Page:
HS: Sadly, the temporary exhibitions programme at Newport Museum has ended due to funding cuts. This venue provided a great opportunity for exciting curatorial interventions within the collection.
There are always new initiatives emerging either from recent graduates, current students and emerging artists in Wales. Third Floor Gallery Cardiff is a great example of a photographer-run organisation focussing on international contemporary documentary work.
The National Museum, g39 and Ffotogallery are all favourites of mine but I would also recommend visiting Oriel Davies in Newtown and also the wonderful Plas Glyn Y Weddw in Llanbedrog, North Wales. I am also looking forward to the re-opening of the Glynn Vivian in Swansea. Finally Artes Mundi is a focus event showcasing a selection of the best contemporary international work in Wales this autumn.
RW: What was the last show you saw that had an impact on your practice and why?
HS: Both Uncommon Ground at The National Museum in Cardiff and United Enemies at The Henry Moore Institute in Leeds reminded me of the connections between sculpture photography and moving image which had such an influence on me as an art student, and still do today.
I also recently saw a mesmerising video work by the Australian artist Hayden Fowler at the Museum of Contemporary Art in Sydney. Titled 'New World Order', it featured live heritage chickens in what appeared to be a constructed landscape. Their cries or mating calls were, or maybe not, computer-generated and the whole piece was a brilliantly engineered balance between the natural and the constructed.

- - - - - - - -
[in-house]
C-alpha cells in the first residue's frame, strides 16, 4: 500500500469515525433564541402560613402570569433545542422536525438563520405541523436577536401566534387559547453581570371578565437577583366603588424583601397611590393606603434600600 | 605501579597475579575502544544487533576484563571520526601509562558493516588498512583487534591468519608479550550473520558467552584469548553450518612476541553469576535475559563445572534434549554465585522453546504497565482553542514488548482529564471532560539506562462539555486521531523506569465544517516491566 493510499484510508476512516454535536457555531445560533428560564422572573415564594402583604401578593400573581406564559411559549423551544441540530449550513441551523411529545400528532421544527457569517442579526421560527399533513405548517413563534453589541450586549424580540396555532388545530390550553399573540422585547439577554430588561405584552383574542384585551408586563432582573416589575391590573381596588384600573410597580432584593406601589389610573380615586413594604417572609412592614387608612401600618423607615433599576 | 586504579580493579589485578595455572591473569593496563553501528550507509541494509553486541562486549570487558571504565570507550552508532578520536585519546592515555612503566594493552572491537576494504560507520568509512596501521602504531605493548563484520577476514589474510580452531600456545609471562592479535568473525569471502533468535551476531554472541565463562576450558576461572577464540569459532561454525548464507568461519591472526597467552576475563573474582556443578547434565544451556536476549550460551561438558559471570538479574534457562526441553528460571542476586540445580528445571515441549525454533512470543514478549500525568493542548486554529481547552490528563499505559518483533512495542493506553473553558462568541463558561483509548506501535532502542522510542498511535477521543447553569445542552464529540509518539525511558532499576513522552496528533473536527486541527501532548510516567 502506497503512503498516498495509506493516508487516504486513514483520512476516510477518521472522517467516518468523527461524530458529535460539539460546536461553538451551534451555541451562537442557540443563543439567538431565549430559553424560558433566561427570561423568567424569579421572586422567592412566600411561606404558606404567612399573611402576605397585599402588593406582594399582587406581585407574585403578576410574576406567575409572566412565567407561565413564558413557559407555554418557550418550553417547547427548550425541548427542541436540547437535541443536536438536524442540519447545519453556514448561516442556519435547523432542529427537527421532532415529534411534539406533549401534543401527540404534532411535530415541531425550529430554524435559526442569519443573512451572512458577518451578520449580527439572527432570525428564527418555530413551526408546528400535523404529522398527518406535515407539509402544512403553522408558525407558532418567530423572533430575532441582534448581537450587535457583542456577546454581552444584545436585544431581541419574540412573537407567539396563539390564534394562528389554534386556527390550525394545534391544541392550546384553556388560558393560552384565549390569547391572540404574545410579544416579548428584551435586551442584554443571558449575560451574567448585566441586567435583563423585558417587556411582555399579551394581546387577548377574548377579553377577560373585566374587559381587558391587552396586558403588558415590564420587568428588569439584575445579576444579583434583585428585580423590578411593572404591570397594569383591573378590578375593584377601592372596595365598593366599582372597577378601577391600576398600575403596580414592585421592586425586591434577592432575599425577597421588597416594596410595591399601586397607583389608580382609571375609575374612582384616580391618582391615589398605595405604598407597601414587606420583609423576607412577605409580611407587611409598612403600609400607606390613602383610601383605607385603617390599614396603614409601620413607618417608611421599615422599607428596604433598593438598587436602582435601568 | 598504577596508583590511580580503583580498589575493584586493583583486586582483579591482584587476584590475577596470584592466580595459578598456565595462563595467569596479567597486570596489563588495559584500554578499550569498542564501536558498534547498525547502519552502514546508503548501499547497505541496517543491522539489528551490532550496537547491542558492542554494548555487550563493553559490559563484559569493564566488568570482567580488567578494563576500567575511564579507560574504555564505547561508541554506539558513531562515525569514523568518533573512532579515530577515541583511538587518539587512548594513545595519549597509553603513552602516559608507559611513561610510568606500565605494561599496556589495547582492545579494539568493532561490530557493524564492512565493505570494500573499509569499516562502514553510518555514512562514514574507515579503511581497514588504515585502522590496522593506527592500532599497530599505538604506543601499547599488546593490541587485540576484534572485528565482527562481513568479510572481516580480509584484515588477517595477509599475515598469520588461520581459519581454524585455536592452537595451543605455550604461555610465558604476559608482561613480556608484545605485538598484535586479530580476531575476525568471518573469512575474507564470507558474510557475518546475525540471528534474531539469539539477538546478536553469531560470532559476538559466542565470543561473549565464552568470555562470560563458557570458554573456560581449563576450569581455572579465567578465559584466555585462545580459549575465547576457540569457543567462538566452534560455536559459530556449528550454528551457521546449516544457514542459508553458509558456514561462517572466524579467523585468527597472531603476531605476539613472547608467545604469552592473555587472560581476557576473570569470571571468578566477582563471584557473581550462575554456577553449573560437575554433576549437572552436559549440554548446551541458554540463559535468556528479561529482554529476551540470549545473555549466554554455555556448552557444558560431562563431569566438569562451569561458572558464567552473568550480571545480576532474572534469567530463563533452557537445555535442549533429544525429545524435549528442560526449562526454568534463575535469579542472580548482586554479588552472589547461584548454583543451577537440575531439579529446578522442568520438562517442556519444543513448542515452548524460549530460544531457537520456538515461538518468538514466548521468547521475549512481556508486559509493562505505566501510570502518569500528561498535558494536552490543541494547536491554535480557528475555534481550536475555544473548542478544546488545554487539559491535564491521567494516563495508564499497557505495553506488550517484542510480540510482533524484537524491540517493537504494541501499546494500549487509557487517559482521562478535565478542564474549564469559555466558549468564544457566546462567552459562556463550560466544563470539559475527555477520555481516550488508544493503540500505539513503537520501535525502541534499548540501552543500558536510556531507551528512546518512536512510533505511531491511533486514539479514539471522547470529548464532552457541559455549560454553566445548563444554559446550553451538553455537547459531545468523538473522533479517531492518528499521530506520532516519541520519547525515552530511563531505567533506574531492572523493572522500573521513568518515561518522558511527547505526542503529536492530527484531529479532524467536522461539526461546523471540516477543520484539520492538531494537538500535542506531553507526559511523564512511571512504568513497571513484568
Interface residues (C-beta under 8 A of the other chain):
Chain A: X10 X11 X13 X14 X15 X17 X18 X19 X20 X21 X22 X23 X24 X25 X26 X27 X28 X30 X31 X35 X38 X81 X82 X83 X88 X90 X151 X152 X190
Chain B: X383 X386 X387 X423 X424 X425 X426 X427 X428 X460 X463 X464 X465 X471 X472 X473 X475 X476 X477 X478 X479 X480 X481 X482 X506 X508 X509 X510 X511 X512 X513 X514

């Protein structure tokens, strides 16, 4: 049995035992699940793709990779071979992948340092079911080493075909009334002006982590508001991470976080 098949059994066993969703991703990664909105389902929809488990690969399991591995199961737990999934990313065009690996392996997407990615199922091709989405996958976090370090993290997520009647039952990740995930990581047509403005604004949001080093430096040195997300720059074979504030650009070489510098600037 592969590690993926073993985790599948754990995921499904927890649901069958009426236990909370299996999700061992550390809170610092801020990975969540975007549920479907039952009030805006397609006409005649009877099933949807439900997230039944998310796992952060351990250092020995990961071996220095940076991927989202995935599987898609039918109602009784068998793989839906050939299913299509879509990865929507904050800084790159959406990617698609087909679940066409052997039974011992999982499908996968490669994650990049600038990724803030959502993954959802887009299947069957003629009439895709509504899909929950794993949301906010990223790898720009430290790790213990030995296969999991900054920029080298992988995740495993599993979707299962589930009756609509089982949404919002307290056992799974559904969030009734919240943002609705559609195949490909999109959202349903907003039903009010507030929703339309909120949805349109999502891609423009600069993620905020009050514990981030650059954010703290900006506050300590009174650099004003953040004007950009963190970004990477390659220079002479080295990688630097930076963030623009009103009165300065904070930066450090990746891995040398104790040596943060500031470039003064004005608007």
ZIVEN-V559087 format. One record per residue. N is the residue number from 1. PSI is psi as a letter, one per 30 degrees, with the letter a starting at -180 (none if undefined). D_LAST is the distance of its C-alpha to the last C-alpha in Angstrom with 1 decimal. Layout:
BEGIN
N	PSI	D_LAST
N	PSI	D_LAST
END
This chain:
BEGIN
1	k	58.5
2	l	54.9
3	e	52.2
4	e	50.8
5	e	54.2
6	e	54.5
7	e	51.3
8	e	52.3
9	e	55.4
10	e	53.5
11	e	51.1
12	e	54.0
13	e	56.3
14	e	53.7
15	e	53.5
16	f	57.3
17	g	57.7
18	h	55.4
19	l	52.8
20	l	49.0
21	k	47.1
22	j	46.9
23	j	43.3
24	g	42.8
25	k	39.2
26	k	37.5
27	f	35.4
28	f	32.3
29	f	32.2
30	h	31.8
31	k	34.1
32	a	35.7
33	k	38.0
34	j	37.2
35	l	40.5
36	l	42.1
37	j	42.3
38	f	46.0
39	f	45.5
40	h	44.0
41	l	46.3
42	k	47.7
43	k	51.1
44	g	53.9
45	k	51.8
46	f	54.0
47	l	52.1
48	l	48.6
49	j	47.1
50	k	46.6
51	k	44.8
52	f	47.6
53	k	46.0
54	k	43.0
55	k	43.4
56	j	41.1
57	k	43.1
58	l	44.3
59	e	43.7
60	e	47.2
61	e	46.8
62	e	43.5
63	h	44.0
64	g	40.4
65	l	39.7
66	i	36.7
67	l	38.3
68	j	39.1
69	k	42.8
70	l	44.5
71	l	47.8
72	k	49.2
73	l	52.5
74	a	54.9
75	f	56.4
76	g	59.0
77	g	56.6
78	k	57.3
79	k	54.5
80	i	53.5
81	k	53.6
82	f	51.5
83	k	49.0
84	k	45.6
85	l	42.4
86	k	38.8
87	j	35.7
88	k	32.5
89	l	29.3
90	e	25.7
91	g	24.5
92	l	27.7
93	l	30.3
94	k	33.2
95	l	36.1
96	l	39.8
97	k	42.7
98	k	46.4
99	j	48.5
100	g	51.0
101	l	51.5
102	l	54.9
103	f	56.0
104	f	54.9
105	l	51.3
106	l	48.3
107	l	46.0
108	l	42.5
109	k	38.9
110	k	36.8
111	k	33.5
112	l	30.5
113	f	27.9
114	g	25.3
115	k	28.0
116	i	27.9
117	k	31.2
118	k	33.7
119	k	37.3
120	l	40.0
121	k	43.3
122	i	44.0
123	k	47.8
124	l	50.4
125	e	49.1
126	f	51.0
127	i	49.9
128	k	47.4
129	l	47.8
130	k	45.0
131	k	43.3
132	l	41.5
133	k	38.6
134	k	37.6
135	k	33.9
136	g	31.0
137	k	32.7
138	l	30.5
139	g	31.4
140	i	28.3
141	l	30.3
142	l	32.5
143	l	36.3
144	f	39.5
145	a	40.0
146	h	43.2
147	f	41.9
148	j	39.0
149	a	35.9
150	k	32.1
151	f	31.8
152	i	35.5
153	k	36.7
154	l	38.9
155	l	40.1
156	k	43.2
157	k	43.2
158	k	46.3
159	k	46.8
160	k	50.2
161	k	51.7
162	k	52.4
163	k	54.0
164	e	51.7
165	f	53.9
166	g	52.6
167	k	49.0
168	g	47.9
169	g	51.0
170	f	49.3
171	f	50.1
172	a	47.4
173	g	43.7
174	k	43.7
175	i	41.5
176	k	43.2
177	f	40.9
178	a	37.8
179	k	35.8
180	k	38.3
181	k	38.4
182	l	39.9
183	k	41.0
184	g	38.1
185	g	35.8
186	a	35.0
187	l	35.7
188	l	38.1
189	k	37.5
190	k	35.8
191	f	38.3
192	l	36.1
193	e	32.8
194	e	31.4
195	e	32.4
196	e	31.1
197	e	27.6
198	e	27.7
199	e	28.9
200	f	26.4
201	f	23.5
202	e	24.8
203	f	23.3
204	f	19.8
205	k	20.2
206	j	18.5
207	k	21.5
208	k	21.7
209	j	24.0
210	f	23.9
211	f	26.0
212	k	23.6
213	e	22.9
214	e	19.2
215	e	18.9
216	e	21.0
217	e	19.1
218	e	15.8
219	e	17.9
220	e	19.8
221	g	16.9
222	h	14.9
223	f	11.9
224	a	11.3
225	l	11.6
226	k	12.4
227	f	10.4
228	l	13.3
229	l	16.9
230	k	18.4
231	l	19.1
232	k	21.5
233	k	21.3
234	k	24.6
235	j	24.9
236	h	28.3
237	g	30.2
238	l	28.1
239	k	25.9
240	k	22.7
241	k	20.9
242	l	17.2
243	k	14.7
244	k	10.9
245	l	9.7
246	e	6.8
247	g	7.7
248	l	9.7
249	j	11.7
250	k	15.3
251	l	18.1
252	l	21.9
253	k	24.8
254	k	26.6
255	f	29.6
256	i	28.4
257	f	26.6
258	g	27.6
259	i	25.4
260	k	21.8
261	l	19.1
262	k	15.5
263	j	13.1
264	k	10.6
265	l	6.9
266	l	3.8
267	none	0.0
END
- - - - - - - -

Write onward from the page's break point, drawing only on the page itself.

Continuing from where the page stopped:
RW: Tell us about your working practice and your routines. What worries you? What excites you?
HS: I spend every day working, or thinking about making art, and have done for the last 30 years.
I am extremely worried about systematic and institutional indifference, and the active erosion of art, as a valid subject and practice, both by government and educational institutions. I hate the insidious shift in language that has turned us all into “creatives” and in doing so negated the complex and challenging character of artists, their work and function within society. I know that I am not the only one who feels that this critical condition needs to be addressed, as demonstrated so vibrantly at last year’s Art Party Conference in Scarborough. Making art can keep you out of hospital.
Growing vegetables excites me, and the possibility that I could be a full-time artist for at least the next 20 years of my life.
Interview by Ruth Wilbur, April 2014
About Helen Sear
Helen Sear's photographic work has developed from a background of performance, film and installation made in the 1980s. Her work is in a number of collections including the British Council, the Arts Council of Wales, Arts Council England, Museum of Contemporary Photography Chicago and Aperture Foundation New York.
Helen lives and works in Wales and is Reader in Photography and Fine Art Practice at the University of South Wales. In 2013 Helen was the recipient of the Wakelin Award, which supported the purchase of the work 'Chameleon' for the Glynn Vivian Museum's permanent collection.
Helen will be showing work at the Rencontres internationales de la photographie en Gaspésie in Canada this summer.
Helen will represent Wales at the Venice Biennale in 2015